shareholder proposals—exploring effective shareholder engagement, experience with the shareholder proposal process, and related rules and SEC guidance
proxy advisory firms—can the role of proxy advisors and their relationship to companies and institutional investors be improved?
The first panel, on proxy plumbing, was characterized by the panelist who began the discussion as “the most boring, least partisan and, honestly, the most important” of the three topics. (But it was surprisingly not boring.) The last panel, on proxy advisory firms, was characterized by Commissioner Roisman as the “most anticipated,” but the expected fireworks were notably absent—except, perhaps, for the novel take on the subject offered by former Senator Phil Gramm. Here are the Commissioners’ opening statements: Chair Clayton, Stein and Roisman
Proxy advisor Glass Lewis has posted its 2019 Proxy Guidelines and 2019 Guidelines Regarding Shareholder Initiatives. One of the more striking points is that GL indicates that it may, albeit in limited circumstances, recommend against the members of the nominating/governance committee simply for successfully requesting no-action relief from the SEC to exclude (and presumably excluding) a shareholder proposal, where GL views the exclusion to have been detrimental to shareholders. GL’s new guidance includes the following updates:
New SLB 14J on shareholder proposals revisits the economic relevance and ordinary business exclusions
Corp Fin has just released a new staff legal bulletin on shareholder proposals—we’re up to 14J—that once again examines the exclusions under Rules 14a-8(i)(5), the “economic relevance” exception, and 14a-8(i)(7), the “ordinary business” exception. Notably, these rules were also the subject of SLB 14I. More specifically, the new SLB provides guidance with regard to the following:
the nature of the board analysis the staff would find most “helpful” in evaluating a no-action request to exclude a shareholder proposal,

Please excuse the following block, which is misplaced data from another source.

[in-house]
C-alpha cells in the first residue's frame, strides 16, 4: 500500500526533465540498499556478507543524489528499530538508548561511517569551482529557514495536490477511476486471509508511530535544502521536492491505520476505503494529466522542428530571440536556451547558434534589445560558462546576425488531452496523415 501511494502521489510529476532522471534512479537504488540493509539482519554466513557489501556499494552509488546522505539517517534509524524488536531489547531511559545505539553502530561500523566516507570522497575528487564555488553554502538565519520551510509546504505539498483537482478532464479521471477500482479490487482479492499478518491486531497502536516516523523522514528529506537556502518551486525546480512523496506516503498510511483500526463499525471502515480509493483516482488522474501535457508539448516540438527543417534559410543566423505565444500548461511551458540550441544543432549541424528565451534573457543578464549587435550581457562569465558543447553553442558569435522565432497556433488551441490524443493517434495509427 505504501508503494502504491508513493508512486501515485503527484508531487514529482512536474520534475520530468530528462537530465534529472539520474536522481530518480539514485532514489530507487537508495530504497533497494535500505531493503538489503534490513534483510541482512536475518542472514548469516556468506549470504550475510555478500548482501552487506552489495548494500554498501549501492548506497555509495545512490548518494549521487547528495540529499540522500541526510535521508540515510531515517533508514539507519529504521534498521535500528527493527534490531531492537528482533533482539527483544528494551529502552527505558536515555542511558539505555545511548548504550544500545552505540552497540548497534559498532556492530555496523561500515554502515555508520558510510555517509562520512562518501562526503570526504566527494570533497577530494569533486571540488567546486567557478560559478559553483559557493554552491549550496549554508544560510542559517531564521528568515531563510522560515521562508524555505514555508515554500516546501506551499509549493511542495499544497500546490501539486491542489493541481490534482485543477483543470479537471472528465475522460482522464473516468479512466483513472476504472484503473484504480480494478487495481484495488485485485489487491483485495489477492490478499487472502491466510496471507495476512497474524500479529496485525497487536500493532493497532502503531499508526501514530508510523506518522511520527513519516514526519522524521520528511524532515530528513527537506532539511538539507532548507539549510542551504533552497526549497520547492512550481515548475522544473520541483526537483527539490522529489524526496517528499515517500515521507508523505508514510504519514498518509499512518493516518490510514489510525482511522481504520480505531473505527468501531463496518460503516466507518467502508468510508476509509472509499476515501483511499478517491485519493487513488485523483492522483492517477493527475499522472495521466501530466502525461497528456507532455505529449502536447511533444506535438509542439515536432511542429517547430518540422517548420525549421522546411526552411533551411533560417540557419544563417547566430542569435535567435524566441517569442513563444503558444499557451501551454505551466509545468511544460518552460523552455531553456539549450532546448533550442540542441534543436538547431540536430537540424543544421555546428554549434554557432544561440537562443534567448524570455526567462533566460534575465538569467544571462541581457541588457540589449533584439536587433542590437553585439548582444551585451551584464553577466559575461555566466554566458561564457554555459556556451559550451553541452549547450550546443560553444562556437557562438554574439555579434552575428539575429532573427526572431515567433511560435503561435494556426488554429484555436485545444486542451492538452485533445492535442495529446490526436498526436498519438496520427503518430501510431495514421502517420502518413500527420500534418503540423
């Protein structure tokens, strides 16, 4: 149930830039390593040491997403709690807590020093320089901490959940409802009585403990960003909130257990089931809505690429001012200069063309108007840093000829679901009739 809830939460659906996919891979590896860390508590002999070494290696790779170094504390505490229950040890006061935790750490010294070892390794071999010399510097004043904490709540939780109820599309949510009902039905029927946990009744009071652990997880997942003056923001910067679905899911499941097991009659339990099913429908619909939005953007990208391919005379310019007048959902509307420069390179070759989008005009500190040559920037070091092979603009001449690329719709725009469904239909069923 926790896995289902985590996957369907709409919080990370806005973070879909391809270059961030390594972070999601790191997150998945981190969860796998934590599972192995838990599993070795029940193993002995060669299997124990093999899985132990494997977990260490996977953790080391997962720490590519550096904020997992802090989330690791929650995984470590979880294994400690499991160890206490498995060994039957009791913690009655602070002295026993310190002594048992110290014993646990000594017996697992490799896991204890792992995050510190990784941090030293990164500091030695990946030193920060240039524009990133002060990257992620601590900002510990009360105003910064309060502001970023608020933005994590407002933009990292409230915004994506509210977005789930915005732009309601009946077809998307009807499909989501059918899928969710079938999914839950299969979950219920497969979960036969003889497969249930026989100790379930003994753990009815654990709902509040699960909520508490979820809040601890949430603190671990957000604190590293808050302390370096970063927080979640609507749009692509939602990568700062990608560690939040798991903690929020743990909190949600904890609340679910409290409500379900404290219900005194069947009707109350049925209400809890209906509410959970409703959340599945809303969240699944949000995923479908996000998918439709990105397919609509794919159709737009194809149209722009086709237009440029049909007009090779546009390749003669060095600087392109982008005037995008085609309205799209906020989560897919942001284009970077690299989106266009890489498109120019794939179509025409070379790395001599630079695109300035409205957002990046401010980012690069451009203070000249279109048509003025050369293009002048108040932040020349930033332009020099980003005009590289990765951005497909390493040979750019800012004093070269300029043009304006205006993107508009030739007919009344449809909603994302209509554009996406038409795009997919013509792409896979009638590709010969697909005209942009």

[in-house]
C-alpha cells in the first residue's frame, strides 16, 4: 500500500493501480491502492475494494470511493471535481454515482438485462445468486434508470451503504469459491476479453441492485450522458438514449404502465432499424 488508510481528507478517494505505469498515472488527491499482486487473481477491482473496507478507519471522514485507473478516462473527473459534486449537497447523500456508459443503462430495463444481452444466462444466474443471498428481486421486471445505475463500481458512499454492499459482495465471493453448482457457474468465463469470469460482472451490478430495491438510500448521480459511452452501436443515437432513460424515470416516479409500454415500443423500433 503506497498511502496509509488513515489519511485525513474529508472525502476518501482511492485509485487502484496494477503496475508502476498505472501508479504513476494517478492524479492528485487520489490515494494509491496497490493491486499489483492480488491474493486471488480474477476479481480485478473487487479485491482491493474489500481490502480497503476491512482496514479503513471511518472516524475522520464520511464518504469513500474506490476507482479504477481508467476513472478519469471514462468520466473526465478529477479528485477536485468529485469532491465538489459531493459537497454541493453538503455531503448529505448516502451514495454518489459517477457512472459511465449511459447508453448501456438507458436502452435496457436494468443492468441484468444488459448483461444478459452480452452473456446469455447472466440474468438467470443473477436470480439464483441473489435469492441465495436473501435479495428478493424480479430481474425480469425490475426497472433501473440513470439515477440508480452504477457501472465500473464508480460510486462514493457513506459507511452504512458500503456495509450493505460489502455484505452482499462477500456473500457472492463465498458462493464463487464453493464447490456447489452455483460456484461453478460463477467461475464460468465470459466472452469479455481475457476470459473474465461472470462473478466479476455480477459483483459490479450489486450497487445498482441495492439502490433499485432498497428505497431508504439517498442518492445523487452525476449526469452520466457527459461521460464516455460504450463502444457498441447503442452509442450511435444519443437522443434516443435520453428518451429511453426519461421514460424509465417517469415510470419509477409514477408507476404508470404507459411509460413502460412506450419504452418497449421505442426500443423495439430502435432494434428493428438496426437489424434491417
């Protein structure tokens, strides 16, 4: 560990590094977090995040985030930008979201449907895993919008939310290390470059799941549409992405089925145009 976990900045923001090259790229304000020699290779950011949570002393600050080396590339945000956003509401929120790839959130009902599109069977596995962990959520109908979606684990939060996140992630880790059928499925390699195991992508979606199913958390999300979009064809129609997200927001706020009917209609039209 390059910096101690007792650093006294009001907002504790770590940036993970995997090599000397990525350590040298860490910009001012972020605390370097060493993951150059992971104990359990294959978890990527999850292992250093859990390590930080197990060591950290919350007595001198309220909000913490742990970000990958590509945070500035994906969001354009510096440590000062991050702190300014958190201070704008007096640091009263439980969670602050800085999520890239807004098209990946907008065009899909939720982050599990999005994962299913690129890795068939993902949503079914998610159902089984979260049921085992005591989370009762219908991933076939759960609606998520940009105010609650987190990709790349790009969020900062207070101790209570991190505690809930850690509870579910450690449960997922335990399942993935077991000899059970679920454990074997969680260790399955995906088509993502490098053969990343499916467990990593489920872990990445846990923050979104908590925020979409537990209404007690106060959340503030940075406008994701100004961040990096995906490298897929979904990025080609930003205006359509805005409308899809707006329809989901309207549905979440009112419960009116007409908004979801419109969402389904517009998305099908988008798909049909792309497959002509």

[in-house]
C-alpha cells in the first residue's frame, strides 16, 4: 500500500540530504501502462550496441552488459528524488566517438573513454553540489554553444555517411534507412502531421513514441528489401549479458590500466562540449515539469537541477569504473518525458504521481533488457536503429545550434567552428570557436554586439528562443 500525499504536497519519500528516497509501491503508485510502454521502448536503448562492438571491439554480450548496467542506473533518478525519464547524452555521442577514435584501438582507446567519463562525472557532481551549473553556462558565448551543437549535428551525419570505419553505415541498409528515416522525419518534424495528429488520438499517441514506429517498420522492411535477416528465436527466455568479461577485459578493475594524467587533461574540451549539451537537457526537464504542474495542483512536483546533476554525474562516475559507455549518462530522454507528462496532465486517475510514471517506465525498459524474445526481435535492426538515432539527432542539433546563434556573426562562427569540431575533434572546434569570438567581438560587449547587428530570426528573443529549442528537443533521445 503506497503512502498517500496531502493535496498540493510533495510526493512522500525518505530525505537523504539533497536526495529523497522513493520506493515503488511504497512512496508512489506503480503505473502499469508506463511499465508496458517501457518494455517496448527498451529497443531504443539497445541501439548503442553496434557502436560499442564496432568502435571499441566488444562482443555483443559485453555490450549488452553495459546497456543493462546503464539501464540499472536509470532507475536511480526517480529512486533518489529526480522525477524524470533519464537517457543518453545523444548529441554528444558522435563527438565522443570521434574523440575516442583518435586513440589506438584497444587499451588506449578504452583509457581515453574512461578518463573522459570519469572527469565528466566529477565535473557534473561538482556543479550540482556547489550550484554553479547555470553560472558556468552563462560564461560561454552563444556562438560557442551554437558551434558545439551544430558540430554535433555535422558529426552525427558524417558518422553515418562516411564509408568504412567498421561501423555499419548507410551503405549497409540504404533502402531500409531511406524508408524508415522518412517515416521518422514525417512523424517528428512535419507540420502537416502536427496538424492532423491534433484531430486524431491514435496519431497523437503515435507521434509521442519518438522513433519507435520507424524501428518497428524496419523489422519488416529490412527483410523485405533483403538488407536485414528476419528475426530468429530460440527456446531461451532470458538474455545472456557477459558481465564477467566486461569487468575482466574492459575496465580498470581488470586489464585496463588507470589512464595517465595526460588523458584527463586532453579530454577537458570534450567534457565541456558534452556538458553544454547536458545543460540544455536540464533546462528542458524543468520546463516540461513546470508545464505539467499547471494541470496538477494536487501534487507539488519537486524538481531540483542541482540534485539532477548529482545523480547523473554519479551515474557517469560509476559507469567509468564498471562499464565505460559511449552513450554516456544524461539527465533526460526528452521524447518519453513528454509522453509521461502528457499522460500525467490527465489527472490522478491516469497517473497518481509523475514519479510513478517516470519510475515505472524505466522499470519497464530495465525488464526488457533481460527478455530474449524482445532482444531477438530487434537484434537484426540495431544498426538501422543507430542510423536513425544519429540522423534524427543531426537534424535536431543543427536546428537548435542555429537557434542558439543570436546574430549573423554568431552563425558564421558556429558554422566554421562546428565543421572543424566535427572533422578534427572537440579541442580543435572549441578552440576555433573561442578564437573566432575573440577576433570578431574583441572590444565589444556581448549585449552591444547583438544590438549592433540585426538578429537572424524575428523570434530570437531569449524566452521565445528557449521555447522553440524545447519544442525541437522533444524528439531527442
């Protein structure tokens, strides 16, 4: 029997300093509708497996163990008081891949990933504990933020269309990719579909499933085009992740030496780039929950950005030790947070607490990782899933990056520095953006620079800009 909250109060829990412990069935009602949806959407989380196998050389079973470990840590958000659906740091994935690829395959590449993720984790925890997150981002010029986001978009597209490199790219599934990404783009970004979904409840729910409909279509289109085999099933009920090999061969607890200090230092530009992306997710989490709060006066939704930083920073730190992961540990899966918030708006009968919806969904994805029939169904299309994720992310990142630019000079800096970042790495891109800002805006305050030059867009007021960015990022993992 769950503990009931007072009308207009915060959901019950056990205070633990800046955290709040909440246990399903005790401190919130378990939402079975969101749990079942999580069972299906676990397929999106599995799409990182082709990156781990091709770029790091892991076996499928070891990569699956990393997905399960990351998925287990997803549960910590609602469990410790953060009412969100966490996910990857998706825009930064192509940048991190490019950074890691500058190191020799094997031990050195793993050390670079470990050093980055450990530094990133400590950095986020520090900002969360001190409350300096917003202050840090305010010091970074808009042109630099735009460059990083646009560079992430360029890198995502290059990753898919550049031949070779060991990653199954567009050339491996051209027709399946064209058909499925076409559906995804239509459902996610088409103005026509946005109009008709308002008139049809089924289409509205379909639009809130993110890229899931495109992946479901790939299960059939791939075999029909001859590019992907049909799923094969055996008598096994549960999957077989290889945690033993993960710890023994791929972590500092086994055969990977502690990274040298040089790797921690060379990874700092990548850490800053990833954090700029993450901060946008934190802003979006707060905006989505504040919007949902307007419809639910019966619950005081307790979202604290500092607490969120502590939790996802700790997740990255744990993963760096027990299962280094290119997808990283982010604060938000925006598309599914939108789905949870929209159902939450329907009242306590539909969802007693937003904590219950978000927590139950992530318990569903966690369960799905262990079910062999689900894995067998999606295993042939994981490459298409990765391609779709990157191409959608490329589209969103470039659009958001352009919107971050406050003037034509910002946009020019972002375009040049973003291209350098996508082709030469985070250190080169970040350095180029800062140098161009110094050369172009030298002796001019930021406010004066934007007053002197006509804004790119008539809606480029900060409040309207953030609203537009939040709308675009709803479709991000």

“micromanagement” as a basis for exclusion under Rule 14a-8(i)(7) and
the application of Rule 14a-8(i)(7) to exclude proposals related to senior executive and/or director compensation matters.
SEC Chair Jay Clayton announced earlier this week that the SEC will be holding a roundtable to discuss the proxy process, date TBD. Potential topics include the voting process, retail shareholder participation, shareholder proposals, proxy advisory firms and technology and innovation. In 2010, the SEC issued a concept release soliciting public comment on whether the SEC should propose revisions to its proxy rules to address the infrastructure supporting the proxy system, so-called “proxy plumbing.” Back then, the SEC had decided that it was time to do some maintenance on the creaky old plumbing system. However, as then Commissioner Elisse Walter, quoting Kurt Vonnegut, commented at the 2010 open meeting to vote on the concept release: “It’s a flaw in the human character that everyone wants to build, but nobody wants to do maintenance.” That statement was more prophetic than she probably anticipated when she made it: nothing came of the concept release. Whether more results from this current effort remains to be seen.
New groups have recently been formed to take aim at the shareholder proposal process—its use by proponents and its implementation by Corp Fin—from both the right and the left ends of the political spectrum. In one case, the coalition formed is seeking to head off the recent surge of support by various institutional holders of shareholder proposals for environmental, social or governance disclosure or actions. For example, last year, proposals to enhance disclosures regarding climate change won majority votes at three major companies, in large part as a result of support from mammoth asset managers such as BlackRock and Vanguard, and two climate change proposals won majority support this year. It’s also been reported that nine ESG proposals were successful in winning majority votes this year. (See, e.g., this PubCo post.) On the other side is a group that is seeking to reform the shareholder proposal process to reverse a turn, as perceived by the group, by Corp Fin toward exclusion of more shareholder proposals related to ESG issues.